|Eric Clapton is
in a unique position, he is both the world's best known rock guitarist
and a bona fide pop star.
with the King
Clapton, B.B. King
What they do here is cover 12 classic
blues songs, many of them staples of King's repertoire, so the title of
this album makes sense. Whether it's the rollicking rock & roll of
the title track, or the acoustic shuffle of "Key to the Highway," or the
sweet notes of "When My Heart Beats Like a Hammer," a real sense of pleasure
comes through on this album, the kind of pleasure one gets from jamming
late at night with a good friend. --Genevieve Williams
[LIVE] Eric Clapton
Clapton caught the "unplugged"
trend just at the right time, when the public was hungry to hear how well
rock stars and their material can hold up when stripped of elaborate production
values. Clapton himself seemed baffled by the phenomenon, especially when
picking up the armload of Grammys Unplugged earned him, including Record
and Song of the Year for "Tears in Heaven," the heart-rending elegy to
his young son, Conor. That song and a reworked version of "Layla" got most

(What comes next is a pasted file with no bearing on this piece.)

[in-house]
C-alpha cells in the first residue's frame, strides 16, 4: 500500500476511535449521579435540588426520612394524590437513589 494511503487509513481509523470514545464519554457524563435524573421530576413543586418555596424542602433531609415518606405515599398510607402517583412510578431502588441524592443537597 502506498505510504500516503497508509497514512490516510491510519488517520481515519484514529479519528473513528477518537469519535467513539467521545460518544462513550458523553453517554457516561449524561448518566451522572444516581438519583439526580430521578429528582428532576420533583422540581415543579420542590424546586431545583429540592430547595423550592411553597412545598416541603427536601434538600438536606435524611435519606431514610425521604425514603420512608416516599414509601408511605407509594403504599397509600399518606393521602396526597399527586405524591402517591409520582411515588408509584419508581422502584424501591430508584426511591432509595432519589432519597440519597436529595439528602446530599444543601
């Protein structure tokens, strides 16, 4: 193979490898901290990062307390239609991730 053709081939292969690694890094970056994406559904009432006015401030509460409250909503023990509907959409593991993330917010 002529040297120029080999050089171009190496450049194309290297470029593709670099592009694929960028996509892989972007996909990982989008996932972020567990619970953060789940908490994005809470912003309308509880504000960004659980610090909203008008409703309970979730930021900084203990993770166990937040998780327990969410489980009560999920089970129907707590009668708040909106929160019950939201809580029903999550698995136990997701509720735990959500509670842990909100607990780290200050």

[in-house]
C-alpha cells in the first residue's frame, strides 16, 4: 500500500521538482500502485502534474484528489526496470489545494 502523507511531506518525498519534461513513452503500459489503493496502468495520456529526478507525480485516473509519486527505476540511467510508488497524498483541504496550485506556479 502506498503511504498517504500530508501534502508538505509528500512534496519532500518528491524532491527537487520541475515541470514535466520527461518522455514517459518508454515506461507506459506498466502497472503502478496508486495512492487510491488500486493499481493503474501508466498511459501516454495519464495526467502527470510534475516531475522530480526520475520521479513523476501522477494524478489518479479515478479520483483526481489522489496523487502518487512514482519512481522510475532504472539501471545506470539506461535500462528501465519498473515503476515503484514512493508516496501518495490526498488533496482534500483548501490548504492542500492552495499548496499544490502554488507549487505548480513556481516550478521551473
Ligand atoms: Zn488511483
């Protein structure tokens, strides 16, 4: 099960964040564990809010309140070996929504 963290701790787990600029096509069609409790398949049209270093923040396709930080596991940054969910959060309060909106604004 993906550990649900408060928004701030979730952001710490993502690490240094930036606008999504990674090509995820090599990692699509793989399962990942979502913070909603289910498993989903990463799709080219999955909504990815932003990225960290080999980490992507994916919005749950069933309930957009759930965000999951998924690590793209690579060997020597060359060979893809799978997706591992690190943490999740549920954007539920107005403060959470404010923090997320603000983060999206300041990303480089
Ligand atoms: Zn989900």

of the attention, but the rest of the album has fine versions of acoustic
blues numbers such as "Malted Milk," "Rollin' & Tumblin', and "Before
You Accuse Me" that make it worth investigating further. --Daniel Durchholz
[ORIGINAL RECORDING REMASTERED]
Clapton had already established
himself as a guitar legend by the time he released Slowhand. His heroin
habit long behind him, Clapton's songwriting mastery was fully evident
on the album, particularly in the stunning ballad "Wonderful Tonight."
It fully actualized all of the potential hinted at in his earlier "Promises,"
and Clapton trusted himself enough to slow things down. Some of his most
expressive guitar work can be found throughout this album, not just within
"Wonderful." Ironically enough, Slowhand is probably best known for the
Reason to Cry [ORIGINAL RECORDING REMASTERED]
More Car: One More Rider (CD & DVD Set) [ENHANCED]
Clapton's first live album since1992's
zeitgeist-capturing Unplugged, is, as one would expect, full of well tailored
highlights from his back-catalog of bristly, well-kept blues. Recorded
in Los Angeles and Tokyo during his 2001 world tour (the accompanying DVD
is taken exclusively from the Los Angeles show), and featuring backing
from the likes of Andy Fairweather-Low and Billy Preston, it's an album
that serves to satisfy both Clapton purists (there's a four-song sequence
of tracks from Pilgrim, shorn of their original anodyne synthesizer embellishments)
and adult pop fans who prefer their blues from the decanter rather than
the bottle ("Tears in Heaven," a sublime "Bell Bottom Blues," a rather
poised, applause-riddled "Layla"). One More Car is an engaging live document
that finds EC far from asleep at the wheel. -K.Maidment
There's a telling subtext to this
retrospective of Eric Clapton blues sides. Culled from recordings cut between
1970 (the Layla sessions) and 1980 (when Clapton cut his final Polydor